Sunday, 6 March 2011

A bus(sy) day

One of the favourite topics of conversation on Malta, amongst the tourists, is buses.  I know, not your normal opening gambit, "have you travelled on the 47 to Valletta with no doors?", but, believe it or not, it happens!

The buses on Malta vary tremendously in age and character.  I have never taken so many photographs of any type of vehicle as I did those wonderful buses.

This is the bus station in Valletta, the capital city.  Well, just a tiny shot of a few buses, actually, but you can see there aren't two buses alike here!  Not like your average bus station here in the UK where the majority are clones of each other.  In Malta, the colours unify them into a family, and they all have wheels and a driver, but after that ... well, like a large, extended family, each member is unique.

Look at the difference in the sizes of these two!  And, like a family, there are siblings of different ages.  The older brother on the left is shorter in stature than his younger brother, maybe nutrition improved for buses after he'd grown up!

Another pair of contrasts.  The flamboyant decorative grille on the right hand, older bus, has become subdued, streamlined, on the left hand model.  You could almost believe that the left hand one is modern, but take a ride on it, and you'll discover that it doesn't have much of what you'd expect from a public transport vehicle.  Decent suspension to give a comfortable ride?  Not that we noticed.  Windows that open and close?  Mmm, some did, others the windows were permanently one or the other.  Doors that closed?  Well, that's an interesting one!  Some buses, which are allowed to carry 12 standing passengers, had no doors at all!!!  They weren't just kept open, they were removed.  Comfortable padded seats?  Not really, in fact the seat covers may well be patched up with duct tape, if they're patched at all, that is.  Many are left slashed or worn, scarred by the hard life they've lived.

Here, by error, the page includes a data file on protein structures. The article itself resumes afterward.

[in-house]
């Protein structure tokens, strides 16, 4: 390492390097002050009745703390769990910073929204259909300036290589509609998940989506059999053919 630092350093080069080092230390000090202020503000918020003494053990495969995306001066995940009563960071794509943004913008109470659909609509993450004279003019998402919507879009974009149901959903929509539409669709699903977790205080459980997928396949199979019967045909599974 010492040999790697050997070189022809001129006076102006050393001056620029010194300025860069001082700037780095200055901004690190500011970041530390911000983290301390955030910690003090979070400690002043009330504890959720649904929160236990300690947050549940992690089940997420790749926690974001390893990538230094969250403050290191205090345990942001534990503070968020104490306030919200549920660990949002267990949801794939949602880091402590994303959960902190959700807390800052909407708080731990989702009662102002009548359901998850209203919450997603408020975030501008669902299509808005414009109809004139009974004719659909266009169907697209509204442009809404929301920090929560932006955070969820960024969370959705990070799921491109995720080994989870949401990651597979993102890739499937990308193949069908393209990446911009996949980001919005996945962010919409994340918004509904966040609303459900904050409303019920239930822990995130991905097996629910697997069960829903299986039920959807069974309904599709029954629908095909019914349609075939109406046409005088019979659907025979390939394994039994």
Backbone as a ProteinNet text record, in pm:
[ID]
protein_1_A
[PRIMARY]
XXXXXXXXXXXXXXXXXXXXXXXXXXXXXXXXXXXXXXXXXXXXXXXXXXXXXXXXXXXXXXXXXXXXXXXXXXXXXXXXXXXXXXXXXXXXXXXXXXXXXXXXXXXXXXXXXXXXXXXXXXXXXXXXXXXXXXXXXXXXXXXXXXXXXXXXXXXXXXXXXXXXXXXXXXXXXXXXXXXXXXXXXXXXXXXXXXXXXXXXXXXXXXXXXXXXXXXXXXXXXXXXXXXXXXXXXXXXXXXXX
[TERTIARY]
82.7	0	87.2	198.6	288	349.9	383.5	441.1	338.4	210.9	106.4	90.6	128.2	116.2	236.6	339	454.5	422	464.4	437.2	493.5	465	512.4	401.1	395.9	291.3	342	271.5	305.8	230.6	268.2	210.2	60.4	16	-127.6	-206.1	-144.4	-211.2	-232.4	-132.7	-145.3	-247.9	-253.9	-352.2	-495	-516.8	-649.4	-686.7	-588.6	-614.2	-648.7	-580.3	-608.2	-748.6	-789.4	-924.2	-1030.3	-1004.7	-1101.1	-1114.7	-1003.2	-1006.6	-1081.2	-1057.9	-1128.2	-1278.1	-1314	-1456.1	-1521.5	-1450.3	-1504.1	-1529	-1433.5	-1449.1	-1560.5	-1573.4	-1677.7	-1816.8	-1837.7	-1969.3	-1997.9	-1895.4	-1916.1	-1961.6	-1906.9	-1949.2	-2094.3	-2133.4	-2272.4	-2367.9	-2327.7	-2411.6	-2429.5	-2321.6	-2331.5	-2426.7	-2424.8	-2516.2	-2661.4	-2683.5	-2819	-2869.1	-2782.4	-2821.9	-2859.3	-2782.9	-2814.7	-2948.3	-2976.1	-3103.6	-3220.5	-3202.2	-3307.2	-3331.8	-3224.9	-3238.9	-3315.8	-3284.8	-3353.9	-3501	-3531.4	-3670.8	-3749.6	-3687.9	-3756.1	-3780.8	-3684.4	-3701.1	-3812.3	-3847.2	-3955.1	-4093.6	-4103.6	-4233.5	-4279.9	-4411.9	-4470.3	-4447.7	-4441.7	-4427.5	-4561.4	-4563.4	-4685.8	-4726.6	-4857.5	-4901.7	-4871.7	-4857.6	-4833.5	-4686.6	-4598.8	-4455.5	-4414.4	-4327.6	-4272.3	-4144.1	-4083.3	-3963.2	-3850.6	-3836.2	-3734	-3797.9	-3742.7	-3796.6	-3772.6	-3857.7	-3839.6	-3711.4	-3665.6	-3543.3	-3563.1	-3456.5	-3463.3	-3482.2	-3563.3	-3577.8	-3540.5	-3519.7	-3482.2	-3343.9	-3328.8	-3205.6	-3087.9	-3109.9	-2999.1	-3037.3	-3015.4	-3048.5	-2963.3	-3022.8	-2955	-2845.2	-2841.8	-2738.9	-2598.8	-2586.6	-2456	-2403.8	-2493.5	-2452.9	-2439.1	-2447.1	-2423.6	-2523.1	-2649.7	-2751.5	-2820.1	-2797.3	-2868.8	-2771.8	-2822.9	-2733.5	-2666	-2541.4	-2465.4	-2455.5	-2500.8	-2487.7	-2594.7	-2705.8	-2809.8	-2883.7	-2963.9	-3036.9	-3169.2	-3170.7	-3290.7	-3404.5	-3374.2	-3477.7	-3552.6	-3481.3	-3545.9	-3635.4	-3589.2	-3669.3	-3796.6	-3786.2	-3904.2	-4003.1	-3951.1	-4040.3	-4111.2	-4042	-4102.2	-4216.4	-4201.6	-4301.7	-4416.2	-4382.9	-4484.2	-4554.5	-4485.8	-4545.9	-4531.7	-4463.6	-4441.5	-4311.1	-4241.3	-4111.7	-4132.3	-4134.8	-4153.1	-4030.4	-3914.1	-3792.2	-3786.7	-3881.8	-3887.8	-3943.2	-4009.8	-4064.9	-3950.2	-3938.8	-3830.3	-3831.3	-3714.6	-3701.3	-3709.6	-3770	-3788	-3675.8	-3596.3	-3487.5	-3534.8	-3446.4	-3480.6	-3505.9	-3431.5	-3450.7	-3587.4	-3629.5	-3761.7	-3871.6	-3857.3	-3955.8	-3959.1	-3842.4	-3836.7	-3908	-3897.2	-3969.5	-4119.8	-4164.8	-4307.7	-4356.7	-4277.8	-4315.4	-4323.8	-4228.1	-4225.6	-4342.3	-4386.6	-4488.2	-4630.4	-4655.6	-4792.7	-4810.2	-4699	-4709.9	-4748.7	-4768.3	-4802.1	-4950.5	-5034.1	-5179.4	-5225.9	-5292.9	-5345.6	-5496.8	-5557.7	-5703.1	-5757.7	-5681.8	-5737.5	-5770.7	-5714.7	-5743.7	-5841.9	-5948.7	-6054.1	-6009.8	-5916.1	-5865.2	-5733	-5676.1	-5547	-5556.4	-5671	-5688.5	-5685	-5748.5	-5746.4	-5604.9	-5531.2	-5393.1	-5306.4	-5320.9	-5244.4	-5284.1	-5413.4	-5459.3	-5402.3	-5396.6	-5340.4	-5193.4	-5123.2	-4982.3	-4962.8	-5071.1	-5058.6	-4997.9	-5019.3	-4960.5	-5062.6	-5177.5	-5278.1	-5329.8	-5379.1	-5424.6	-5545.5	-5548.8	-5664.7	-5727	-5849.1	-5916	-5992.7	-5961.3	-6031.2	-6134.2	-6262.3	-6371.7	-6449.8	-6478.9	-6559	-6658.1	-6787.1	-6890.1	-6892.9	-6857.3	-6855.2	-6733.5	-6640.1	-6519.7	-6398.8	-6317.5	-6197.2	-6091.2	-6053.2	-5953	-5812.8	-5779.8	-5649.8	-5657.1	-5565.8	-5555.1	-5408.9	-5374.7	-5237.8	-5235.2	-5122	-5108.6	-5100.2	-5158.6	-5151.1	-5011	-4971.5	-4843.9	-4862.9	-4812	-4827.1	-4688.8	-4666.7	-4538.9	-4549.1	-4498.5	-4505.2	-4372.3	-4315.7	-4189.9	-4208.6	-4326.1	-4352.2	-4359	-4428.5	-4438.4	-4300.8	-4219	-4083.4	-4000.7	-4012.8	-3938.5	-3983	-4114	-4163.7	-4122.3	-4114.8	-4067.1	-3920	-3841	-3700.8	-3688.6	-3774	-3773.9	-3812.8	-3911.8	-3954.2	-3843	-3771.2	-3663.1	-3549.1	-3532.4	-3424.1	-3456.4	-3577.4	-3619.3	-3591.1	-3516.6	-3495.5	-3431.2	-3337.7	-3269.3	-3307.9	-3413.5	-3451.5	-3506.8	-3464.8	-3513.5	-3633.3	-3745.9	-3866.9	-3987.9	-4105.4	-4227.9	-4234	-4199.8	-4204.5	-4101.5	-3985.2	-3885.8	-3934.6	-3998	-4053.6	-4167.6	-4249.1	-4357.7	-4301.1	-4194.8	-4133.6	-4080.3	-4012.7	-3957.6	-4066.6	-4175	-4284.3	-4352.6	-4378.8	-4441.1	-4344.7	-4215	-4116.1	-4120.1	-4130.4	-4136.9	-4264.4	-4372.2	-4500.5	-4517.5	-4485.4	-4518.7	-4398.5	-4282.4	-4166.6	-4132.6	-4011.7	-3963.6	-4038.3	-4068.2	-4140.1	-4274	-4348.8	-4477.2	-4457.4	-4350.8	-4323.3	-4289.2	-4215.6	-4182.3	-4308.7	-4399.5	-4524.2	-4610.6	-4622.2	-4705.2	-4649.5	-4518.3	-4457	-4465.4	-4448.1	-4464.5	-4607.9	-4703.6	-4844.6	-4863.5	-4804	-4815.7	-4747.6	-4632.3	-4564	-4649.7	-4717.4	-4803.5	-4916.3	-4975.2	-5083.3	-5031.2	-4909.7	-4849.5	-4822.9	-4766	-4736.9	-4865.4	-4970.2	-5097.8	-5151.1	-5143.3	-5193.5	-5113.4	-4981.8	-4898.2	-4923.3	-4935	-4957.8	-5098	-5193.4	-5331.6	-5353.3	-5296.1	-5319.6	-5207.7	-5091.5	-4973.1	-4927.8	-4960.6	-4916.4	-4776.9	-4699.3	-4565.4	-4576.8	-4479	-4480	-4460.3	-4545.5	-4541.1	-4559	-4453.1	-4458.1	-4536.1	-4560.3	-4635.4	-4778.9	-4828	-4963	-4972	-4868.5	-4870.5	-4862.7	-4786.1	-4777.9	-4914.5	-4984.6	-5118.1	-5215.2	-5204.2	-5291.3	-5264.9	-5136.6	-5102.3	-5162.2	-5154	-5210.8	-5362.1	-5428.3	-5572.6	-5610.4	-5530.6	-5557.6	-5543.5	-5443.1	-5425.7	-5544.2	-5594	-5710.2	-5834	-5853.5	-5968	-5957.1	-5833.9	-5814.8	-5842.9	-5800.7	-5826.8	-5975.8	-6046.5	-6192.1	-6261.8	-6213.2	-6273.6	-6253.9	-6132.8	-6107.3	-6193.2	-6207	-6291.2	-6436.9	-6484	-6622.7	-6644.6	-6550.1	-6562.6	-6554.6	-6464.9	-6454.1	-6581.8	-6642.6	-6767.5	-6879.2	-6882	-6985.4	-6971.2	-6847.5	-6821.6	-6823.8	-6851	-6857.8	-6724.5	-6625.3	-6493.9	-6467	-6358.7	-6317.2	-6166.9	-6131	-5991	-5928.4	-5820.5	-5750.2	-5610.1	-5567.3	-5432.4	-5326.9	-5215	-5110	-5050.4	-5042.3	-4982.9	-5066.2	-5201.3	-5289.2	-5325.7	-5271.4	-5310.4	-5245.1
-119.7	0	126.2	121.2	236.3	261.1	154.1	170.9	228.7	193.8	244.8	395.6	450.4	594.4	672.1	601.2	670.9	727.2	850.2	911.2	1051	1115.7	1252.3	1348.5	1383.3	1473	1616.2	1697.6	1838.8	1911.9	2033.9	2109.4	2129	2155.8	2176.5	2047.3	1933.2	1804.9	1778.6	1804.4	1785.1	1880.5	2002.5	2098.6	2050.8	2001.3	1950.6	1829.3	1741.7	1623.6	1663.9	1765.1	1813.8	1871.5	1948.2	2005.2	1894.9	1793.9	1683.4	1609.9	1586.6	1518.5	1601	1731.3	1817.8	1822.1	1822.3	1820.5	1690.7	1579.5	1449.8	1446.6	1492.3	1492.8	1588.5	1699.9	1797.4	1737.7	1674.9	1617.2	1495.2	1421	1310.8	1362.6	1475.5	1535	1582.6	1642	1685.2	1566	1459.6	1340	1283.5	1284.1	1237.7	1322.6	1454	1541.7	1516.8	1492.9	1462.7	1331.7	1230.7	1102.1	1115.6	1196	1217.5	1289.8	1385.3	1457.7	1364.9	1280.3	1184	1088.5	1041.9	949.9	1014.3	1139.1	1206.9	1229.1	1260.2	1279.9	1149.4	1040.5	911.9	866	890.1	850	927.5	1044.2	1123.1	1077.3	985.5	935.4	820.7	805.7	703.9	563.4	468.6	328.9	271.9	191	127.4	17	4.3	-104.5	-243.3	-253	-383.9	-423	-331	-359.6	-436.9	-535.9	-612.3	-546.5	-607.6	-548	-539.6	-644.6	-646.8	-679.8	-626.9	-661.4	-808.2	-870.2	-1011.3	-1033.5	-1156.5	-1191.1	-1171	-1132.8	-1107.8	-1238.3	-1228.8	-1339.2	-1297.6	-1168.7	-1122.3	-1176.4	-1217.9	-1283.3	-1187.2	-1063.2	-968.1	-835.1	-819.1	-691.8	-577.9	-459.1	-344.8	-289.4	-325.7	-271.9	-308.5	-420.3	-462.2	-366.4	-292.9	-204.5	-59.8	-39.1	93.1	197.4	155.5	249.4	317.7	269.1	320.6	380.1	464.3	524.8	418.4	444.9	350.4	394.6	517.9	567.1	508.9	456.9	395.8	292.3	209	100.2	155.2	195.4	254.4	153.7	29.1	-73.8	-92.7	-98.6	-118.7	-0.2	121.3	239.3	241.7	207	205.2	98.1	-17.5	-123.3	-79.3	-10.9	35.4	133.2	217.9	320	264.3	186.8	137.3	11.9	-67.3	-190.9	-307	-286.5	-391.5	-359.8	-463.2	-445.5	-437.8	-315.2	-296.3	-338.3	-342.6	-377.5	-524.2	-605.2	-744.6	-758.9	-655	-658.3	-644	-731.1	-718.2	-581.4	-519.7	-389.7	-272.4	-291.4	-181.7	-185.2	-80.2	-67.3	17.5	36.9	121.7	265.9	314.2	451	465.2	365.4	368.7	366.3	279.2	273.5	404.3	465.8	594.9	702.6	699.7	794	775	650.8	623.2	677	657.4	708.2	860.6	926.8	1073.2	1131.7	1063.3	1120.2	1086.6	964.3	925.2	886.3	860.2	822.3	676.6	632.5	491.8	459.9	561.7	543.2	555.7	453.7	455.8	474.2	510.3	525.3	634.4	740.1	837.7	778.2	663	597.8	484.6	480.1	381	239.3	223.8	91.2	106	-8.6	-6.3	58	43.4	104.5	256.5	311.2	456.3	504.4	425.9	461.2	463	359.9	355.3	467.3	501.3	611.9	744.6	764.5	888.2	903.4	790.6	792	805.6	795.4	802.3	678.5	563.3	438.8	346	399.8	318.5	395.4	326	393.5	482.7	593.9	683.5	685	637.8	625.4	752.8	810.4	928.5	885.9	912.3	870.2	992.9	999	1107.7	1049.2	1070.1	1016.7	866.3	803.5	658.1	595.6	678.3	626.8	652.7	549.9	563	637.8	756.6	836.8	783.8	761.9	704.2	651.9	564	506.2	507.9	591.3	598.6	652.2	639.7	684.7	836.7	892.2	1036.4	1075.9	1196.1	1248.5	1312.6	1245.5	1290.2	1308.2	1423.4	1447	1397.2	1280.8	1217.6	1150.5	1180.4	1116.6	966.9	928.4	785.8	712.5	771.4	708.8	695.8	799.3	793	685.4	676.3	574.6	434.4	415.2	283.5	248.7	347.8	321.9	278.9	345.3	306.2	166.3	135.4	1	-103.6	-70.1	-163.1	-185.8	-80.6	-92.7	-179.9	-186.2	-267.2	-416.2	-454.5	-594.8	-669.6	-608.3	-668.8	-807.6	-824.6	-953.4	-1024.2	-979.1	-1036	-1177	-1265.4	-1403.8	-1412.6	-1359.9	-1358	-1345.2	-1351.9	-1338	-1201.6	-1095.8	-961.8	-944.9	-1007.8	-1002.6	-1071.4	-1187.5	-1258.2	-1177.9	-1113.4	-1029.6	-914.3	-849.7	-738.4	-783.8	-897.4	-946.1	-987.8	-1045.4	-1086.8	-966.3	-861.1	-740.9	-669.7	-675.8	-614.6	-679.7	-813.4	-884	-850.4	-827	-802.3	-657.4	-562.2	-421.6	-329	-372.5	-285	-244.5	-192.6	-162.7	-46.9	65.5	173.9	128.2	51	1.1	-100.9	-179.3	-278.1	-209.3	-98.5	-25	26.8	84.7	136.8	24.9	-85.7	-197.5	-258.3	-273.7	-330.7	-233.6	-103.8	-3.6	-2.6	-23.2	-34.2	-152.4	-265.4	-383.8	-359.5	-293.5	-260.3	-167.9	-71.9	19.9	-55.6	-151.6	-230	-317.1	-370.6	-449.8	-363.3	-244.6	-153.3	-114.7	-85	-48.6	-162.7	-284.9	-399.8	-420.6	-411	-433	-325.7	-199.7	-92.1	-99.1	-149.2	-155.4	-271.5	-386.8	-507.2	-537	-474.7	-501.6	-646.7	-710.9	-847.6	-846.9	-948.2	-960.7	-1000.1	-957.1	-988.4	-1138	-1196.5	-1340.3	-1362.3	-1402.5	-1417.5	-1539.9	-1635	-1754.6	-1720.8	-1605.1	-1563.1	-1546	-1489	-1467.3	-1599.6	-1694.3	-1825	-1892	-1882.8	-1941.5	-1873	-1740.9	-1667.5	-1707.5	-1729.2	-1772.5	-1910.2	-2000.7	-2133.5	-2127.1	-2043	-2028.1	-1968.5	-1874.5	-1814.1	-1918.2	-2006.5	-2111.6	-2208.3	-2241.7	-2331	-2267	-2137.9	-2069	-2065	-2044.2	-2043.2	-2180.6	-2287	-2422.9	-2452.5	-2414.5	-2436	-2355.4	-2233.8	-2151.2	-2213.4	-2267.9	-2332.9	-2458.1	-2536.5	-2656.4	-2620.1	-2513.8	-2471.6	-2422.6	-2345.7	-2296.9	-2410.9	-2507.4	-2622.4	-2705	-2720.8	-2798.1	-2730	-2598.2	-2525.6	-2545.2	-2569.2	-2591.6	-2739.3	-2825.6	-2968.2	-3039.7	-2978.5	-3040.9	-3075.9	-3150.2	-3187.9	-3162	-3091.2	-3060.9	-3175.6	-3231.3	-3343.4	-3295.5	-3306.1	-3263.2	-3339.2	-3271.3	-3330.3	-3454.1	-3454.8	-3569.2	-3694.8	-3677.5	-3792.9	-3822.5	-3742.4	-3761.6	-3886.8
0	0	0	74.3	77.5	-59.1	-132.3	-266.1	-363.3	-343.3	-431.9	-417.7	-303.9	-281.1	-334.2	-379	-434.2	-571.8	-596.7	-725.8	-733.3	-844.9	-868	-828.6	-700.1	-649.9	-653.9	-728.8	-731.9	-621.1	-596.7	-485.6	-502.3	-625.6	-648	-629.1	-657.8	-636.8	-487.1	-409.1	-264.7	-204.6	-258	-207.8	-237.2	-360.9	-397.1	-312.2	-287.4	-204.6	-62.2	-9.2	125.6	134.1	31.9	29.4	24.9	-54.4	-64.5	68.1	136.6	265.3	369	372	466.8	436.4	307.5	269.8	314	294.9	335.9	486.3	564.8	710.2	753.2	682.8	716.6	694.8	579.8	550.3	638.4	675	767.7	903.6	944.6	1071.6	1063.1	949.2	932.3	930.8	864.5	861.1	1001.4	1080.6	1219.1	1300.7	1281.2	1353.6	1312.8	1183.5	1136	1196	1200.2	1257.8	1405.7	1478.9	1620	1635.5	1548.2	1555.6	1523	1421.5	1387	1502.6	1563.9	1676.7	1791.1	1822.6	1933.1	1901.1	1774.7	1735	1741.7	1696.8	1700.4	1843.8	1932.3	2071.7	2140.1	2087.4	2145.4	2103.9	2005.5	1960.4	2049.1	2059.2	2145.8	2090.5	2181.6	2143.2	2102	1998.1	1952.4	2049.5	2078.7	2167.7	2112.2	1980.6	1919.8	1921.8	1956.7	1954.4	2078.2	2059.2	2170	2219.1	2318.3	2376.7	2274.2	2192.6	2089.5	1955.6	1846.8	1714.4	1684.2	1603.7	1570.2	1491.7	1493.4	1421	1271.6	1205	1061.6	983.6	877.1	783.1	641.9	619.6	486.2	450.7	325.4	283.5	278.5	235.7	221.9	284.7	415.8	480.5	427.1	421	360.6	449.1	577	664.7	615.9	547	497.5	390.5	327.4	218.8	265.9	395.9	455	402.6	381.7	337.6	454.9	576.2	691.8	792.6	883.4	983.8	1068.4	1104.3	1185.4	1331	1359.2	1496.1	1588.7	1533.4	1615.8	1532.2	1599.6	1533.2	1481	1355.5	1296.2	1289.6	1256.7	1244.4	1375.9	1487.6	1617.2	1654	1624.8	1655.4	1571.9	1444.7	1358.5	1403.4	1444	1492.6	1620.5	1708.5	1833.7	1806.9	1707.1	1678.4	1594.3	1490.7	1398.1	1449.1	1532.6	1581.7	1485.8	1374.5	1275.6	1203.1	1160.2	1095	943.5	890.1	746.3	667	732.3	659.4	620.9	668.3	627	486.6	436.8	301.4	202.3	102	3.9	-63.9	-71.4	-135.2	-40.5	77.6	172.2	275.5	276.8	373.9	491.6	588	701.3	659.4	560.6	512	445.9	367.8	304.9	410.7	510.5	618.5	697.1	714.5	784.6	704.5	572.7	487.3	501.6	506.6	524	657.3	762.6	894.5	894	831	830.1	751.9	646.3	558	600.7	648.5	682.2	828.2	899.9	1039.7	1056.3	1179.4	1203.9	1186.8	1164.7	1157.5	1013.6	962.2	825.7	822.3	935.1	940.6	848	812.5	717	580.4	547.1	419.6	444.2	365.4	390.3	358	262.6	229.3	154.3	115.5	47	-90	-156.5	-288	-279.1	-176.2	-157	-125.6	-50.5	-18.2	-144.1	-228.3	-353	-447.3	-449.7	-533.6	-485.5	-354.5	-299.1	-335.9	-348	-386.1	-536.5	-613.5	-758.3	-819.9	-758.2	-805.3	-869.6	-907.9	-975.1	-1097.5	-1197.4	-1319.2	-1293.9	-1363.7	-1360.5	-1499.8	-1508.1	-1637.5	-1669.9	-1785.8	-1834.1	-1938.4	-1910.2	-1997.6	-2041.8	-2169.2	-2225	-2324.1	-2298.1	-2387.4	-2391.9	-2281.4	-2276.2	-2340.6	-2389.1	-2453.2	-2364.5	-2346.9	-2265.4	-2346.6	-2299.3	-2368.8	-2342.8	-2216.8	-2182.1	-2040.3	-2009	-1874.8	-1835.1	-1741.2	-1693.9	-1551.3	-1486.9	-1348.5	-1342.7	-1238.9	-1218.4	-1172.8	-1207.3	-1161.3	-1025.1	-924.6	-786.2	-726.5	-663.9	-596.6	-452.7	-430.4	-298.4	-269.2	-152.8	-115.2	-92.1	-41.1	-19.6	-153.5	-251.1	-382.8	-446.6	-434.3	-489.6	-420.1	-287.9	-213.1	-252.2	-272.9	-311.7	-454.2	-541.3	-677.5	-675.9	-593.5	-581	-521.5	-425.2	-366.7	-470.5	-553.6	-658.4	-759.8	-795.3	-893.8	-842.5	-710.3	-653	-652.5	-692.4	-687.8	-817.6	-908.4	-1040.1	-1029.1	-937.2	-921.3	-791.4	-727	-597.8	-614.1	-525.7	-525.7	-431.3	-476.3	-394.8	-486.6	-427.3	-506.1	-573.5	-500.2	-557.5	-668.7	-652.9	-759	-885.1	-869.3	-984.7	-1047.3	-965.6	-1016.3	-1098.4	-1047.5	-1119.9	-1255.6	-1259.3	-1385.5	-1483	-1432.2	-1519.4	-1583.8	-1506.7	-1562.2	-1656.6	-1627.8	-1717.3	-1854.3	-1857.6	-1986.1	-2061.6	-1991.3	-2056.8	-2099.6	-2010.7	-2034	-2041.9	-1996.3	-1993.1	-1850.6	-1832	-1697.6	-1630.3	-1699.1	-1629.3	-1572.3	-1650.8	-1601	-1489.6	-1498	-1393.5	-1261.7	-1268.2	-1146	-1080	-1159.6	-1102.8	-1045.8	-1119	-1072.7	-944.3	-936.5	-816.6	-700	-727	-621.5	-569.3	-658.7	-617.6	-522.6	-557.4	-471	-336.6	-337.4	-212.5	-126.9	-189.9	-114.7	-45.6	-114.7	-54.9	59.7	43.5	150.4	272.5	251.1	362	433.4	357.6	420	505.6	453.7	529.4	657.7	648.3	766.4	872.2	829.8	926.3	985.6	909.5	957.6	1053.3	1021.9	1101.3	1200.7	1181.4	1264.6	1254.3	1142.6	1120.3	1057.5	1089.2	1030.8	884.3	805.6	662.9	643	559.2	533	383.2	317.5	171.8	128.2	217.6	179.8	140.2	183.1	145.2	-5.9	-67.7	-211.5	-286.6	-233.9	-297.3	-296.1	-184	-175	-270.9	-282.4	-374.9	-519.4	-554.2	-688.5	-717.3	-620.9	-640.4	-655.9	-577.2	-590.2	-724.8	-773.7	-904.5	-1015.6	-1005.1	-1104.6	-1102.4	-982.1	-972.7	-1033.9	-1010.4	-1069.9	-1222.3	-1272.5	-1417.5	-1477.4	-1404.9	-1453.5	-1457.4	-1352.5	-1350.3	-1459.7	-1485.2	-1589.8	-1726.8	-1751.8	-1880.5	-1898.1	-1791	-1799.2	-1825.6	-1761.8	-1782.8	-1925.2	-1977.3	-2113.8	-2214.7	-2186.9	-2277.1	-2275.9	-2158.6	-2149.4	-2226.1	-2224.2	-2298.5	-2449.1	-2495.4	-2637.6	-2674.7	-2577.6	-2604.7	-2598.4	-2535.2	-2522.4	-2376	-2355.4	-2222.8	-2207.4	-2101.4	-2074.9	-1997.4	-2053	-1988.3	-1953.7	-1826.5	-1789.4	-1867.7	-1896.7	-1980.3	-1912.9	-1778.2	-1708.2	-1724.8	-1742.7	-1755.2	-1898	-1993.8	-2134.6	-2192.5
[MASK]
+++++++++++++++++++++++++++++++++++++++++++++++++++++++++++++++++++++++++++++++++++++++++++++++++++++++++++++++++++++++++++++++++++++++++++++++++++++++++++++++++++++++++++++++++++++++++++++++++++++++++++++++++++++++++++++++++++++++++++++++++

I'm not saying that the Maltese have necessarily done the damage, either.  These buses have been imported over the years from England, mostly, judging by the advertisement still in place on the interior walls, from London.  Maybe late night revellers in our capital caused the damage, who knows?

This was the most modern looking of all the buses, but inside, well, let's say it was as interesting as the others.

But, generally speaking, they were clean.  This guy is washing down his bus at the bus station in Valletta.

And this one is using a sweeping brush to clean his windscreen at the local bus station.

Apparently, some buses are owned by the drivers, and others are owned by the bus company.  I assume that those who assiduously clean their vehicles are those who proudly own them, but I could be wrong.

I'll post more photos another day, you ain't seen nothing yet, as they say!

1 comment:

  1. I've been looking forwards to these since you sent me that postcard :) Any pictures from inside?


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